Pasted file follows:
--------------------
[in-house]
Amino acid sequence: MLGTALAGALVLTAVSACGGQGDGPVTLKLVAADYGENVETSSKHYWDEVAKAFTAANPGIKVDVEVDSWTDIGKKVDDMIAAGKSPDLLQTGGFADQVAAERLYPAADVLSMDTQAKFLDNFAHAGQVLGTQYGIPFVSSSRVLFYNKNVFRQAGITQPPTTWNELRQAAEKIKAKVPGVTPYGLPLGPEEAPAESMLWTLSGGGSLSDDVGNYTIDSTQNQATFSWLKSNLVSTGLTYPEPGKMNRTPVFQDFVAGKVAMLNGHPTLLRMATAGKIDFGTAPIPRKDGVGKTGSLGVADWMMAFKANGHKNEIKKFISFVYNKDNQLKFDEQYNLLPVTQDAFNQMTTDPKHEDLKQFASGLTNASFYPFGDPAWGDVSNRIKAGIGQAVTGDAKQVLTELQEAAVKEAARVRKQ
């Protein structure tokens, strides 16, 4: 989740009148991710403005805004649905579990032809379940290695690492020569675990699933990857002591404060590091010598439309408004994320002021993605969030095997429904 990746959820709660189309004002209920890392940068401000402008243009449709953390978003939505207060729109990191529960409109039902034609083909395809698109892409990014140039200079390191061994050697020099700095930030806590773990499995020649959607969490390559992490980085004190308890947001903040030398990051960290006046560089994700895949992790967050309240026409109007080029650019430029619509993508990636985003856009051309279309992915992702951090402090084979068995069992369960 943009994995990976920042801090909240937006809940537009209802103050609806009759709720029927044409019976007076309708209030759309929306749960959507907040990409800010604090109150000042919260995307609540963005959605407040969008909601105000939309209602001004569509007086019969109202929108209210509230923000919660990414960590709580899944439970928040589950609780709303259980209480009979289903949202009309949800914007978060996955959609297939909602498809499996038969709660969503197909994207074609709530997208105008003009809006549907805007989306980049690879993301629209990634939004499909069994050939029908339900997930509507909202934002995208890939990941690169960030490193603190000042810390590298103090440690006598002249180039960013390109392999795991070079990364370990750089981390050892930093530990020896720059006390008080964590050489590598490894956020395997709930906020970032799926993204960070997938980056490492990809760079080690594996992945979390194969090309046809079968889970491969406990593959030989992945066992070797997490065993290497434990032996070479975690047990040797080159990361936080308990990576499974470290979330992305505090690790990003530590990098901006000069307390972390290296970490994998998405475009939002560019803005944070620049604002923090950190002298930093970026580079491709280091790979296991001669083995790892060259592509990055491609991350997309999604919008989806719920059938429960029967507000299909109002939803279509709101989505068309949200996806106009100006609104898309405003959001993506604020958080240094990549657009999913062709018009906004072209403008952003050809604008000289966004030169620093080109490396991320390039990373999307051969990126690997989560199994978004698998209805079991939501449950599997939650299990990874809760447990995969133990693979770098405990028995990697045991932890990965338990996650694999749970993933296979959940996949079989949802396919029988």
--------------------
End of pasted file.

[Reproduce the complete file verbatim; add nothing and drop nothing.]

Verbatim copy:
[in-house]
Amino acid sequence: MLGTALAGALVLTAVSACGGQGDGPVTLKLVAADYGENVETSSKHYWDEVAKAFTAANPGIKVDVEVDSWTDIGKKVDDMIAAGKSPDLLQTGGFADQVAAERLYPAADVLSMDTQAKFLDNFAHAGQVLGTQYGIPFVSSSRVLFYNKNVFRQAGITQPPTTWNELRQAAEKIKAKVPGVTPYGLPLGPEEAPAESMLWTLSGGGSLSDDVGNYTIDSTQNQATFSWLKSNLVSTGLTYPEPGKMNRTPVFQDFVAGKVAMLNGHPTLLRMATAGKIDFGTAPIPRKDGVGKTGSLGVADWMMAFKANGHKNEIKKFISFVYNKDNQLKFDEQYNLLPVTQDAFNQMTTDPKHEDLKQFASGLTNASFYPFGDPAWGDVSNRIKAGIGQAVTGDAKQVLTELQEAAVKEAARVRKQ
């Protein structure tokens, strides 16, 4: 989740009148991710403005805004649905579990032809379940290695690492020569675990699933990857002591404060590091010598439309408004994320002021993605969030095997429904 990746959820709660189309004002209920890392940068401000402008243009449709953390978003939505207060729109990191529960409109039902034609083909395809698109892409990014140039200079390191061994050697020099700095930030806590773990499995020649959607969490390559992490980085004190308890947001903040030398990051960290006046560089994700895949992790967050309240026409109007080029650019430029619509993508990636985003856009051309279309992915992702951090402090084979068995069992369960 943009994995990976920042801090909240937006809940537009209802103050609806009759709720029927044409019976007076309708209030759309929306749960959507907040990409800010604090109150000042919260995307609540963005959605407040969008909601105000939309209602001004569509007086019969109202929108209210509230923000919660990414960590709580899944439970928040589950609780709303259980209480009979289903949202009309949800914007978060996955959609297939909602498809499996038969709660969503197909994207074609709530997208105008003009809006549907805007989306980049690879993301629209990634939004499909069994050939029908339900997930509507909202934002995208890939990941690169960030490193603190000042810390590298103090440690006598002249180039960013390109392999795991070079990364370990750089981390050892930093530990020896720059006390008080964590050489590598490894956020395997709930906020970032799926993204960070997938980056490492990809760079080690594996992945979390194969090309046809079968889970491969406990593959030989992945066992070797997490065993290497434990032996070479975690047990040797080159990361936080308990990576499974470290979330992305505090690790990003530590990098901006000069307390972390290296970490994998998405475009939002560019803005944070620049604002923090950190002298930093970026580079491709280091790979296991001669083995790892060259592509990055491609991350997309999604919008989806719920059938429960029967507000299909109002939803279509709101989505068309949200996806106009100006609104898309405003959001993506604020958080240094990549657009999913062709018009906004072209403008952003050809604008000289966004030169620093080109490396991320390039990373999307051969990126690997989560199994978004698998209805079991939501449950599997939650299990990874809760447990995969133990693979770098405990028995990697045991932890990965338990996650694999749970993933296979959940996949079989949802396919029988």